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Punching Through Obscurity








Punching Through Obscurity



My eyelids are sagging like a 90's throwback, and my countenance is just as slack.

Alice In Chains is serenading me through the speakers, Layne Staley switching on a dime between tortured, soulful crooning and agonizing, powerful wailing revitalizes me, beckoning me to escape this fatigued somnambulance.

I've been pushing myself through punishing 2 a day boxing workouts lately.

They both indulge my fistic passions as well as fortify my drunkenness on what some would deem a pipe dream.

Lately, I've had designs on competing as an amateur, and the admission of this has drawn hesitant encouragement tempered with well meaning caution at best, and outright ridicule at worst.

I've been told I'm too old, not skilled enough, lack experience, and have my head lodged firmly in the stratosphere.

The thing is, I know these condescensions to be factual.

I wish I would've invested far more effort in my adolescence.

When my coach stayed late to train me on the finer points of shovel hooks, I gave him a lackluster, pitiful effort in return, my mind focused more on parties in the rich neighborhoods of Vacaville, California and girls I'd never fuck than on the veritable gold mine of pugilistic genius at my disposal at the moment.

Expectedly, and justifiably, he eventually abandoned me to paw listlessly at the heavy bag, angrily stomping away to count down the wasted minutes until he could close up the gym.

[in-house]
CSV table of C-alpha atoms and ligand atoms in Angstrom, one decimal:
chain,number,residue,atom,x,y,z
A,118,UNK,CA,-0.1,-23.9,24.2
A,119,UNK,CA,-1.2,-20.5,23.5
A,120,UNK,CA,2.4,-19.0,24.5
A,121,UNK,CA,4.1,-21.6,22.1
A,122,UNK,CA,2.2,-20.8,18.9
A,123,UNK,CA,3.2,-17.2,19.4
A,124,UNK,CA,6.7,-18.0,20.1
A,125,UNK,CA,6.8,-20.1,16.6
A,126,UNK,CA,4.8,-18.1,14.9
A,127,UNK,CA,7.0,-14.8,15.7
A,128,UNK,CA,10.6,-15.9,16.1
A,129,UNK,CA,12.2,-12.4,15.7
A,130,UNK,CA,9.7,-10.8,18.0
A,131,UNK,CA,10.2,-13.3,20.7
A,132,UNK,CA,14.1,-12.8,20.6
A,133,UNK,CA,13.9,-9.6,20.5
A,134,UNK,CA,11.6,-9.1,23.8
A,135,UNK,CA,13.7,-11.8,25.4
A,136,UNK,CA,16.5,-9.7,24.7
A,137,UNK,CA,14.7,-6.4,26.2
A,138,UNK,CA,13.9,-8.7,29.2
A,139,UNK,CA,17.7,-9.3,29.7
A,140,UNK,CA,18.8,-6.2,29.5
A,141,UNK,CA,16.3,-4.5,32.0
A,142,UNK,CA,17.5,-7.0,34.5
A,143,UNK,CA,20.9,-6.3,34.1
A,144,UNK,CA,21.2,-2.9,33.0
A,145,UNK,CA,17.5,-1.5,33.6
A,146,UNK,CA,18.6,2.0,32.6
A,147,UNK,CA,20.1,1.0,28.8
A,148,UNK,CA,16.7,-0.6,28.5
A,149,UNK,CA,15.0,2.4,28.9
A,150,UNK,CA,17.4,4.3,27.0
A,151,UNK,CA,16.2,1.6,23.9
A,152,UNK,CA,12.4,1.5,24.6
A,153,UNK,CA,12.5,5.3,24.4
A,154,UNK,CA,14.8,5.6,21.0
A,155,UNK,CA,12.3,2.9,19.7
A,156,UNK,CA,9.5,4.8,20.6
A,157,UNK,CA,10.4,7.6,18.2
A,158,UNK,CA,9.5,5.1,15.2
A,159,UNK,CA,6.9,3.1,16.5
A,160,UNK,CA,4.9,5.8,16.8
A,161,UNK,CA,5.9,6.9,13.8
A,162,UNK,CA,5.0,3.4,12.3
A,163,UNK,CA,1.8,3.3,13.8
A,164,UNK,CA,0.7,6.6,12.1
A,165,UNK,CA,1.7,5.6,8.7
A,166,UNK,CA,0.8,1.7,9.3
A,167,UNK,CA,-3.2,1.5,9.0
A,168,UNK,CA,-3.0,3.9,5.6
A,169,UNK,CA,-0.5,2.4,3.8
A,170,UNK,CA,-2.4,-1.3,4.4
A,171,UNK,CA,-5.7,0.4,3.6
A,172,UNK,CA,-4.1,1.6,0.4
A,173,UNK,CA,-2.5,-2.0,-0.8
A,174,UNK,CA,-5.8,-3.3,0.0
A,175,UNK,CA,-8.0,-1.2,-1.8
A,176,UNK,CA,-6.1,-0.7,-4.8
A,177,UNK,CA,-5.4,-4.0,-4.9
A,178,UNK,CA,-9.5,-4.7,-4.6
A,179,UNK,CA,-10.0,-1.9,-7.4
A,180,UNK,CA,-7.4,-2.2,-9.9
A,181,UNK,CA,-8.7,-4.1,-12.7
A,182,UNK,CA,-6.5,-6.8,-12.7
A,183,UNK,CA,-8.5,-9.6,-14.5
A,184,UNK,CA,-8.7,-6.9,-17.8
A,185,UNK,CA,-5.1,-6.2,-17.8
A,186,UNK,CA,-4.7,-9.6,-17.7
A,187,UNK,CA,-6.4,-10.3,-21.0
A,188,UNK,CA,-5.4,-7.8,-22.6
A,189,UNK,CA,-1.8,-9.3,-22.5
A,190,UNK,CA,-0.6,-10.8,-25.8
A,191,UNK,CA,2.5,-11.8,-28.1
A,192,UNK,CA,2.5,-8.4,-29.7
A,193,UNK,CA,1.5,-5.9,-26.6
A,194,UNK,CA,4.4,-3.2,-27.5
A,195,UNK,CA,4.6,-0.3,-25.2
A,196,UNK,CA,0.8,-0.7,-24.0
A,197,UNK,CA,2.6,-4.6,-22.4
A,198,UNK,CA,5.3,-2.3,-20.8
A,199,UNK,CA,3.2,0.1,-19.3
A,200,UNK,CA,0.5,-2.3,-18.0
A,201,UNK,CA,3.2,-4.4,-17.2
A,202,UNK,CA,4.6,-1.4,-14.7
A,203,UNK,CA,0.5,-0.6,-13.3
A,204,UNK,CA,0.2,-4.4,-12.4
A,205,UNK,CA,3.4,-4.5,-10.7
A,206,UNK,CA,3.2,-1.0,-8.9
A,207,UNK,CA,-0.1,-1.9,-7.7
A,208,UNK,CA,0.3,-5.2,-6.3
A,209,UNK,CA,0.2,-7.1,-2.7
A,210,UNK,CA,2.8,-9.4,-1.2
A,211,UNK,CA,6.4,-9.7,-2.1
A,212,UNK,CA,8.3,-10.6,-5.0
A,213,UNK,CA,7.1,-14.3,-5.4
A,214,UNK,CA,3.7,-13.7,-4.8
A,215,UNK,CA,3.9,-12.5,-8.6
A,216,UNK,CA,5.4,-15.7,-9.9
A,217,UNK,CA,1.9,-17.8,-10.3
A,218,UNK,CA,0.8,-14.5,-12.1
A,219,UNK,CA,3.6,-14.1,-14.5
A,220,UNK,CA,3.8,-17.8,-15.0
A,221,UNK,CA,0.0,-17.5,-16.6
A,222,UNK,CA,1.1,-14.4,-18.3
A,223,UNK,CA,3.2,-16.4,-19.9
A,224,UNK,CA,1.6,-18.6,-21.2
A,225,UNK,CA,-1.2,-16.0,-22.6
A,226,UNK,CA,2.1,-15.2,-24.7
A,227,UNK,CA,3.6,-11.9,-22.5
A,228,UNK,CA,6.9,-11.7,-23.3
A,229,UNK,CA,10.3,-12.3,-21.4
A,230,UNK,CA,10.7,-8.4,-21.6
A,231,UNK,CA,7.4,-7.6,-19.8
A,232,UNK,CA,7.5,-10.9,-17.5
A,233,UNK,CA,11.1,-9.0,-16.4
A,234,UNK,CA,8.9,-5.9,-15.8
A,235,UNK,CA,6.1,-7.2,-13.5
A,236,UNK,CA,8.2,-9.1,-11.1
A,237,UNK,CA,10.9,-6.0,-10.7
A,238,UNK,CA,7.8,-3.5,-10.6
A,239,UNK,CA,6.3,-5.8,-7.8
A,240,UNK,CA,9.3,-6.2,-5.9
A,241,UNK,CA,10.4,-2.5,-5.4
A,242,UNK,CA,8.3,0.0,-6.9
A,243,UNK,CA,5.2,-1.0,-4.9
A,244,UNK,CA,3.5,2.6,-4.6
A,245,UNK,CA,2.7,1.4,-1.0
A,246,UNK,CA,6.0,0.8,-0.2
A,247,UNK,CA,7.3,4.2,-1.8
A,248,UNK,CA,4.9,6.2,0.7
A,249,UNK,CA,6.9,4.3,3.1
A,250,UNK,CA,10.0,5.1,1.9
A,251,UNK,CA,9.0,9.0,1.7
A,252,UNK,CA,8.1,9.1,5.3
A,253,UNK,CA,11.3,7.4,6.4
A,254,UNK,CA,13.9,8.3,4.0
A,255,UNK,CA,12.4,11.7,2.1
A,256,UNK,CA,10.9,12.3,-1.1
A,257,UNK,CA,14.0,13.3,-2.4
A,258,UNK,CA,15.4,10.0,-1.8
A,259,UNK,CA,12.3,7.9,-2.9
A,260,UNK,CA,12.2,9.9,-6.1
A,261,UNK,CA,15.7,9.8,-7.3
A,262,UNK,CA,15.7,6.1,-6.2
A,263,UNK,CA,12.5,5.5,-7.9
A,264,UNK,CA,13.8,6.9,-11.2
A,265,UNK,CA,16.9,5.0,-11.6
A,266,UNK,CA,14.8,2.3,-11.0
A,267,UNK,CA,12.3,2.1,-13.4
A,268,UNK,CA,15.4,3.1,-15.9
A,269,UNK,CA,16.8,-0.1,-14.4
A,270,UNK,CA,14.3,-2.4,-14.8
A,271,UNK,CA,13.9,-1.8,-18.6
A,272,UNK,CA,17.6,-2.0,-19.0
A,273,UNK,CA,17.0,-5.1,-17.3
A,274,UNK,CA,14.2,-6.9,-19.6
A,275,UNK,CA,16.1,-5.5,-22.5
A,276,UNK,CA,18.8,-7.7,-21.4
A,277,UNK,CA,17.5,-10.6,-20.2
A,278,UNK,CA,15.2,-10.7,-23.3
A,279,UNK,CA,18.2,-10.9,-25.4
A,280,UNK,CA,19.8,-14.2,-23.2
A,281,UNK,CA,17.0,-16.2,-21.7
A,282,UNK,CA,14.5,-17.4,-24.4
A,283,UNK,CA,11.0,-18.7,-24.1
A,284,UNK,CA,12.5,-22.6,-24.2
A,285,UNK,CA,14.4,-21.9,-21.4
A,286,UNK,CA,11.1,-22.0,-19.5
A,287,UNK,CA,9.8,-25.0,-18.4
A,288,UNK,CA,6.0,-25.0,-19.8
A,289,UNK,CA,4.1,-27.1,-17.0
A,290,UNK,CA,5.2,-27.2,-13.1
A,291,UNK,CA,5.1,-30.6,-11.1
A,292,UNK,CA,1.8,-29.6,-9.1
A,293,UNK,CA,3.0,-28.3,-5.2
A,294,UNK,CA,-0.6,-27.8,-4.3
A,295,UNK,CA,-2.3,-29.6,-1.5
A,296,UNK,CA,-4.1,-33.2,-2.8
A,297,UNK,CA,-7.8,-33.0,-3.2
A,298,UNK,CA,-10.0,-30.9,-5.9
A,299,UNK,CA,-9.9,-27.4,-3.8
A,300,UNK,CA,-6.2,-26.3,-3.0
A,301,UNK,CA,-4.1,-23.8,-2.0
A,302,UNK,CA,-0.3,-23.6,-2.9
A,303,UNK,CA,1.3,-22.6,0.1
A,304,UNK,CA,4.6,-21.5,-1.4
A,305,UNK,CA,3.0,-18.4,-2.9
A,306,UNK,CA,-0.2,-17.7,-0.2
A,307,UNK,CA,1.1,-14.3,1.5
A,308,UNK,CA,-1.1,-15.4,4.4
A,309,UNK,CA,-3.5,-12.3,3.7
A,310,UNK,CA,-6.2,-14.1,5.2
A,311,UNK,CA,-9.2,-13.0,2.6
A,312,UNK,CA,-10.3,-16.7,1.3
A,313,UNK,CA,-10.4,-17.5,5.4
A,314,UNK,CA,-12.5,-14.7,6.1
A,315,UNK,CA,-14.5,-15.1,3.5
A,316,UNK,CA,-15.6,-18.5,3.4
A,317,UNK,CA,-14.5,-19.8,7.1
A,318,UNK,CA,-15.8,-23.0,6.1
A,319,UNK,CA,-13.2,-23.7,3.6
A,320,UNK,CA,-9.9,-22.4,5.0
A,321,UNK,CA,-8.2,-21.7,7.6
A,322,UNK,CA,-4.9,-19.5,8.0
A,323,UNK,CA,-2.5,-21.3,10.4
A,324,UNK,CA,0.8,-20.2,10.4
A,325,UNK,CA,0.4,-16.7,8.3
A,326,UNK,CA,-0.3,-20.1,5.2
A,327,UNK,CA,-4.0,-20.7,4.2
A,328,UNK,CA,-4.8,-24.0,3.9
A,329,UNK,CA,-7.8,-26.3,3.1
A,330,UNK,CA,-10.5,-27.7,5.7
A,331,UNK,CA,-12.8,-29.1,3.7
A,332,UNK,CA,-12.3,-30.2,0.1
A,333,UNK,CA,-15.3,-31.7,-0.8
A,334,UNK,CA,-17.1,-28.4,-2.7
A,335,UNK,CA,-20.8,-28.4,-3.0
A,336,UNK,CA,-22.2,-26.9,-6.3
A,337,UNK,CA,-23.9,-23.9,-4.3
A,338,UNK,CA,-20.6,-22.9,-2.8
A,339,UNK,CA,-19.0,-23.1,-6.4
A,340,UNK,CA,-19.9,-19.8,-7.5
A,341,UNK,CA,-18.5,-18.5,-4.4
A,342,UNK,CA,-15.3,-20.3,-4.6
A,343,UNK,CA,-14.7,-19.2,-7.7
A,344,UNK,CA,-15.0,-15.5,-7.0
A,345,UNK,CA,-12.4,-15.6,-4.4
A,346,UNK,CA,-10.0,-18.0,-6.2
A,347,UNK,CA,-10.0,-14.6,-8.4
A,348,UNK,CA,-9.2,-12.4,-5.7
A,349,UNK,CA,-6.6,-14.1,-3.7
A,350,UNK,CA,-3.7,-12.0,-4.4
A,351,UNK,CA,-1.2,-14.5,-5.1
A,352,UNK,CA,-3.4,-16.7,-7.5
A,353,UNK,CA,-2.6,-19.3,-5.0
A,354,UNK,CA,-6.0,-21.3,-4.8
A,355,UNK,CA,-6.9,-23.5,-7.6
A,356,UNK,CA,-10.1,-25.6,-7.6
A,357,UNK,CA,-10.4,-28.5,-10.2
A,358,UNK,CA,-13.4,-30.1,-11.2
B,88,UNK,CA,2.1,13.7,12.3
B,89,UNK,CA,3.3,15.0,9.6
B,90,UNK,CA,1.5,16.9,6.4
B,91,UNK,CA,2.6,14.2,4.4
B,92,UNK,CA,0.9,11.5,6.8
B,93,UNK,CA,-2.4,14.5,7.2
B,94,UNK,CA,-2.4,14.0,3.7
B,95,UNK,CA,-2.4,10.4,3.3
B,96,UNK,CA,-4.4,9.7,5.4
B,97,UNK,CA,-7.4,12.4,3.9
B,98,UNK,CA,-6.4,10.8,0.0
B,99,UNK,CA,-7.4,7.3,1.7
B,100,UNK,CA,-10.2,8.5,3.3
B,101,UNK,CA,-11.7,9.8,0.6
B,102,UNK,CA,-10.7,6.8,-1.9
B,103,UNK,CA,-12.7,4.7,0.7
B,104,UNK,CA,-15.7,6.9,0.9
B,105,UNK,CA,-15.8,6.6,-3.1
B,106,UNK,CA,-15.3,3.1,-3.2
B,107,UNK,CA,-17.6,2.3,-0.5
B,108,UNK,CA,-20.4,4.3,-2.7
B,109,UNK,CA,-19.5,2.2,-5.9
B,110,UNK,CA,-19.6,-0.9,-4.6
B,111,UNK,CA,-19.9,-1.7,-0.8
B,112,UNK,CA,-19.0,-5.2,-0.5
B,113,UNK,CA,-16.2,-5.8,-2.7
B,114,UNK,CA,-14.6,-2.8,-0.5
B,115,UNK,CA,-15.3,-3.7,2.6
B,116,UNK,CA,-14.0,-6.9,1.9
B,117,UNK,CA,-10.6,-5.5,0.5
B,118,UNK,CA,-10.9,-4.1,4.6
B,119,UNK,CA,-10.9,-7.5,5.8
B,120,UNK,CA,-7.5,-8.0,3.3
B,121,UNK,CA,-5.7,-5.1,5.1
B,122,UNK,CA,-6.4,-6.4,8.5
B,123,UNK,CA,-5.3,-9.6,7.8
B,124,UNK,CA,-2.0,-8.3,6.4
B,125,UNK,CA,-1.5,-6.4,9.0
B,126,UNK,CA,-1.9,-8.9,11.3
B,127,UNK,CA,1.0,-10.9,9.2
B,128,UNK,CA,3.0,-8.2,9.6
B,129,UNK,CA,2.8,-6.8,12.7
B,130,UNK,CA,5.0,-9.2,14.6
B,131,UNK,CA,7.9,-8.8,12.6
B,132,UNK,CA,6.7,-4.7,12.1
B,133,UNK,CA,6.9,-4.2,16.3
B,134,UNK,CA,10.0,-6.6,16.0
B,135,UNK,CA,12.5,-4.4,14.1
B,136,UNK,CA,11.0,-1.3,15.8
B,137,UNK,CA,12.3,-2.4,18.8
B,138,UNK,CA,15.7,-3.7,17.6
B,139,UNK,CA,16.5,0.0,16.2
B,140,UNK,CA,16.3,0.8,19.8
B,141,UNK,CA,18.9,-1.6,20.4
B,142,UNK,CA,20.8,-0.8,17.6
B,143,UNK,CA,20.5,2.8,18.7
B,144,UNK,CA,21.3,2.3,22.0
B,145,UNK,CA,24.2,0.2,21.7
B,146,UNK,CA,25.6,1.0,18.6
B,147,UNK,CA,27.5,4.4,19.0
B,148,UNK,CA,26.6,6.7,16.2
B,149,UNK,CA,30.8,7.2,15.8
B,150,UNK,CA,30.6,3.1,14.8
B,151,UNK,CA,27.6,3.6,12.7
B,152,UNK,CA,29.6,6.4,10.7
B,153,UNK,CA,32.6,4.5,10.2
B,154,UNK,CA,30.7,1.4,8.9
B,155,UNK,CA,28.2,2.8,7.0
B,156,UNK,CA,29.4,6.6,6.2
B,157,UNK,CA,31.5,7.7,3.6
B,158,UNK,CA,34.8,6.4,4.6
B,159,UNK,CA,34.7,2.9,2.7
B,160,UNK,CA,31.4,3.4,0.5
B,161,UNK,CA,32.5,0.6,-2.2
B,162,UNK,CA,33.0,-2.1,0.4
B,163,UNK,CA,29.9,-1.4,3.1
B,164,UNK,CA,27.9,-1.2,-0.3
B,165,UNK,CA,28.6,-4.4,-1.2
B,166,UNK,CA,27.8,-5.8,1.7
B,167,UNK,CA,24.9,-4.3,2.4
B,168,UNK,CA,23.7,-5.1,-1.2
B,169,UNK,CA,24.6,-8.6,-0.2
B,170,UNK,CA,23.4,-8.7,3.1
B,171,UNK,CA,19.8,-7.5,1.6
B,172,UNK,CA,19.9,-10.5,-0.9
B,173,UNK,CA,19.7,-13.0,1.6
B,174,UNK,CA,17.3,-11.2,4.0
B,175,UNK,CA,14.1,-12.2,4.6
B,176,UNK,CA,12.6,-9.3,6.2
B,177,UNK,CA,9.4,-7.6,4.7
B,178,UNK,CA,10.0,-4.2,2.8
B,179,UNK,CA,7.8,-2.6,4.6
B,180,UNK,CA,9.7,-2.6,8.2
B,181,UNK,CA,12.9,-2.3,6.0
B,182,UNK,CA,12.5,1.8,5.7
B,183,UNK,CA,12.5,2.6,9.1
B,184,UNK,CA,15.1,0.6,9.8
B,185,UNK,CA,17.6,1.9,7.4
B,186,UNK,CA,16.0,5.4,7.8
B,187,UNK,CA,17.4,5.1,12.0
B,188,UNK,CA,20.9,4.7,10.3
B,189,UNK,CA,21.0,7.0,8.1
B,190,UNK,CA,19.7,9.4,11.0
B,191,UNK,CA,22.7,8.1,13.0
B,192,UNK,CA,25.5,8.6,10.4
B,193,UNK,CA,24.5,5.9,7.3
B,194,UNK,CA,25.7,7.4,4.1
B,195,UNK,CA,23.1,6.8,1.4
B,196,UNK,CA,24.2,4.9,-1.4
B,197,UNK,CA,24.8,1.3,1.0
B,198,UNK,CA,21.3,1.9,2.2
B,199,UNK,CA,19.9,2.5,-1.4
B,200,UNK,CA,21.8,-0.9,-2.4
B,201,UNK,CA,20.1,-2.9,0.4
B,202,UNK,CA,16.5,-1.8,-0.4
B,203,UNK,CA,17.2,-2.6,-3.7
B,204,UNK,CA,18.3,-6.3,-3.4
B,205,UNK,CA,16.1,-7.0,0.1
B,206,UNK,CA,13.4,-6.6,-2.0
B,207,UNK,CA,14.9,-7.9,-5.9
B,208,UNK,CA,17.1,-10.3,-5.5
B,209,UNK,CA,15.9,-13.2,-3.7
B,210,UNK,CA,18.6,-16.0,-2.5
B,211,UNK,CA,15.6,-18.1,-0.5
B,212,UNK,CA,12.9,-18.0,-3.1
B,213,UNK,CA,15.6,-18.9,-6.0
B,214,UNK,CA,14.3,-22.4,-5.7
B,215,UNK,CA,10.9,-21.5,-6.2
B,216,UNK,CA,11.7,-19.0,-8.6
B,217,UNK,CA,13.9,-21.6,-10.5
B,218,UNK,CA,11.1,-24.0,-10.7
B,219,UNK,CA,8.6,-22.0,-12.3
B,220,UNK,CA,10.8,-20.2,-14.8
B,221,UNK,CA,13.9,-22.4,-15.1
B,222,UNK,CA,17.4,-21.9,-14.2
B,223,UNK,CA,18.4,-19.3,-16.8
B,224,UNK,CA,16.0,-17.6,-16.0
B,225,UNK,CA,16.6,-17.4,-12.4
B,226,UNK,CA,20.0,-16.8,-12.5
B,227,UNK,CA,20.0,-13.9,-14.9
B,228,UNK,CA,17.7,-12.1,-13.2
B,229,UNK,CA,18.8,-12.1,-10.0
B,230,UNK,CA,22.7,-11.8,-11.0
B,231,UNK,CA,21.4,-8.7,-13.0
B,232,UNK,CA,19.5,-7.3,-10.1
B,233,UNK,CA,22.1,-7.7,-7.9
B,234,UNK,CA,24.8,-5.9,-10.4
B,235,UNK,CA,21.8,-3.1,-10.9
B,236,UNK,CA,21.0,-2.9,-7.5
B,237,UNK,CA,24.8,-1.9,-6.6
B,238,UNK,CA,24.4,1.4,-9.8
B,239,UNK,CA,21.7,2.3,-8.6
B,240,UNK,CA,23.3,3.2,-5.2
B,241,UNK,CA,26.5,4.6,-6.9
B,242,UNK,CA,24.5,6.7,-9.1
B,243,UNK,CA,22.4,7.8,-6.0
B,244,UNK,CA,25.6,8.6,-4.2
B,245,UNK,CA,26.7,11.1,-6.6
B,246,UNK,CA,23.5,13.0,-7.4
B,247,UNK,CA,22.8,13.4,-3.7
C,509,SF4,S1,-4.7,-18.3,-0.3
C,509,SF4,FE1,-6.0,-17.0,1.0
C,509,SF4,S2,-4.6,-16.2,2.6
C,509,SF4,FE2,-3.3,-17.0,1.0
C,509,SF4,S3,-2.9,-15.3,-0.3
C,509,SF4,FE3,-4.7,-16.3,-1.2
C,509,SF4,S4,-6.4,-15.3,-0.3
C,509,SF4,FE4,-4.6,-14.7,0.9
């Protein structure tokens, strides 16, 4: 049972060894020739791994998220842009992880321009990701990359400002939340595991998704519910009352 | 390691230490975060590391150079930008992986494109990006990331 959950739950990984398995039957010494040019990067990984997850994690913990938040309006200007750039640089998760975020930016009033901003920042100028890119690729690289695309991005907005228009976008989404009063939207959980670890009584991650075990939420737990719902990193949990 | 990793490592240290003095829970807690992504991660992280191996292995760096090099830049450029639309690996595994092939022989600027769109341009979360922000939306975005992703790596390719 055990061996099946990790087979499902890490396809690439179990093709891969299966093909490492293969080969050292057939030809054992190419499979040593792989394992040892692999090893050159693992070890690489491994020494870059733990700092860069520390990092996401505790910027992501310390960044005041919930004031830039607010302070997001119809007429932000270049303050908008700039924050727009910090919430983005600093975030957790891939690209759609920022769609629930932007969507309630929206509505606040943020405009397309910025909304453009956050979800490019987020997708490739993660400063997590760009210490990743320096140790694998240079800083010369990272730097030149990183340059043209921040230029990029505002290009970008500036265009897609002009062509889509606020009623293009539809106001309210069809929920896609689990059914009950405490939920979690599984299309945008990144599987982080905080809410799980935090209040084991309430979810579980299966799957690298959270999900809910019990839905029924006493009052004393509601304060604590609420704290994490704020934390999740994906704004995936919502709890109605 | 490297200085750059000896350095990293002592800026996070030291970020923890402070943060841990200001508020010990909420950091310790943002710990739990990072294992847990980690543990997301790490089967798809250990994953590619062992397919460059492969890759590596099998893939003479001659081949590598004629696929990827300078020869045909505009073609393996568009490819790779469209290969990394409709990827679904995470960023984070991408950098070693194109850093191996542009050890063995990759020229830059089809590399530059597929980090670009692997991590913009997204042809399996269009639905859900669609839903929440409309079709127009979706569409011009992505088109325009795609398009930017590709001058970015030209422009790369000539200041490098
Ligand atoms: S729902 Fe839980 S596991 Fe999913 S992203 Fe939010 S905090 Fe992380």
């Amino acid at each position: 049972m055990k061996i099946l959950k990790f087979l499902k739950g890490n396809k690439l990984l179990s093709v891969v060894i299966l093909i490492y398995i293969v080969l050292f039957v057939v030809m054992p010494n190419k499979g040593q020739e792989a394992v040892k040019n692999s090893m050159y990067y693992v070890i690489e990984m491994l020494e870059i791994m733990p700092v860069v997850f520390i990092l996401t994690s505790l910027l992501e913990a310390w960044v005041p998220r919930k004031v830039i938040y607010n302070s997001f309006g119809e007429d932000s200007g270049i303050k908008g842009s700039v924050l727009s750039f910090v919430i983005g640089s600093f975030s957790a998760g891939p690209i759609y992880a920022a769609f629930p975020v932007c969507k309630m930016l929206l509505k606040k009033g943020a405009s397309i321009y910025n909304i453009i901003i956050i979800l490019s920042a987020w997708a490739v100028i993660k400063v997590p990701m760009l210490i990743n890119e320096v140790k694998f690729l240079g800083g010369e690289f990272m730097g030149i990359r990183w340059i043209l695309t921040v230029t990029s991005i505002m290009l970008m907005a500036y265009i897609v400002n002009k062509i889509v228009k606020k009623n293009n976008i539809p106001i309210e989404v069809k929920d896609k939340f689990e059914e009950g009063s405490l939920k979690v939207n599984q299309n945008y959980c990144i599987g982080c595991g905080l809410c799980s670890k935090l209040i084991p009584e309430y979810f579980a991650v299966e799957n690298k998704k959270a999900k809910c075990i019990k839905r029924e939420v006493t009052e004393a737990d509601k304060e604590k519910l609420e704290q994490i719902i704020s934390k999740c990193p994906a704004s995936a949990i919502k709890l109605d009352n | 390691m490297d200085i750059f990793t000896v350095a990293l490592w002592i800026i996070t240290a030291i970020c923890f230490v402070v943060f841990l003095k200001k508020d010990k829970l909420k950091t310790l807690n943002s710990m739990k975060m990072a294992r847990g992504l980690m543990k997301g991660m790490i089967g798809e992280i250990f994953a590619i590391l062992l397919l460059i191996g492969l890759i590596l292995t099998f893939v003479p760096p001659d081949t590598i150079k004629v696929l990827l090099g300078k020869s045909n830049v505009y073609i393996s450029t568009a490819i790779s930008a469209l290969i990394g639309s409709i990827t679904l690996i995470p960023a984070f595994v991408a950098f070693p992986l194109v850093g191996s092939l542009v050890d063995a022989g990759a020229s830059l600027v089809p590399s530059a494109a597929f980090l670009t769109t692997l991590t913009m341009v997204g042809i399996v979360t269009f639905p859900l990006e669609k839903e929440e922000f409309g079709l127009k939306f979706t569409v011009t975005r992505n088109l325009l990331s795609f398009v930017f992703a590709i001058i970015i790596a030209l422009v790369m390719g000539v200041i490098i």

Now, on the precipice of 28, looking back on that previously innocuous afternoon, I lament my squandered chances.

With solid candor, I can securely state that I was a horrible student.

At 15, I wasnt underdeveloped or stunted in a medical sense, and was blessed to not be afflicted with any infirmities or maladies.

But, even with the benefit of a healthy, fit body free of disability and disfigurement, I was near the bottom end of the chart in terms of sheer physicality and athleticism.

I was uncoordinated and flailing, my limbs and trunk jostling around like a collection of unwieldy scrap metal rather than a concentrated, powerful weapon gliding in violent unison.

I was weak, lacking any meaningful amount of the strength I glow with now, and I was stricken with an inability to harbor even a modicum of discomfort.

My punches were awkward and stiff, my footwork mechanical and stubborn.

At the gym, I learned to blend in with the shadows, to dance in everybody's peripherals.

I'd assumed, like I did with every challenge I encountered as a scared kid, that I was cursed, damned to fail at yet another undertaking.

But, fortunately in this case, a seed had been planted, a lump sum of cash invested, that only needed time to grow.

Years acted as the soil, and it was fertile indeed, watered unceasingly with my blood and perspiration.





Fuck weightlifting. Hand Balancing will change your life.





I would rediscover the martial art ages later on the Atlantic around 0230.

Wandering around after a workout, I was disappointed to still find myself in possession of feelings of bountiful restlessness.

Skulking through the red light, my ears pricked up at the distinctive snap of mitts being slammed.

Intrigued, I sought out the source of the sound.

Excited, I came upon a group of 3 Sailors rattling off machine gun combinations to the rhythm of the coach's cadence.

Taking notice of my intrusion, they invited me in, inquiring if I had ever boxed before.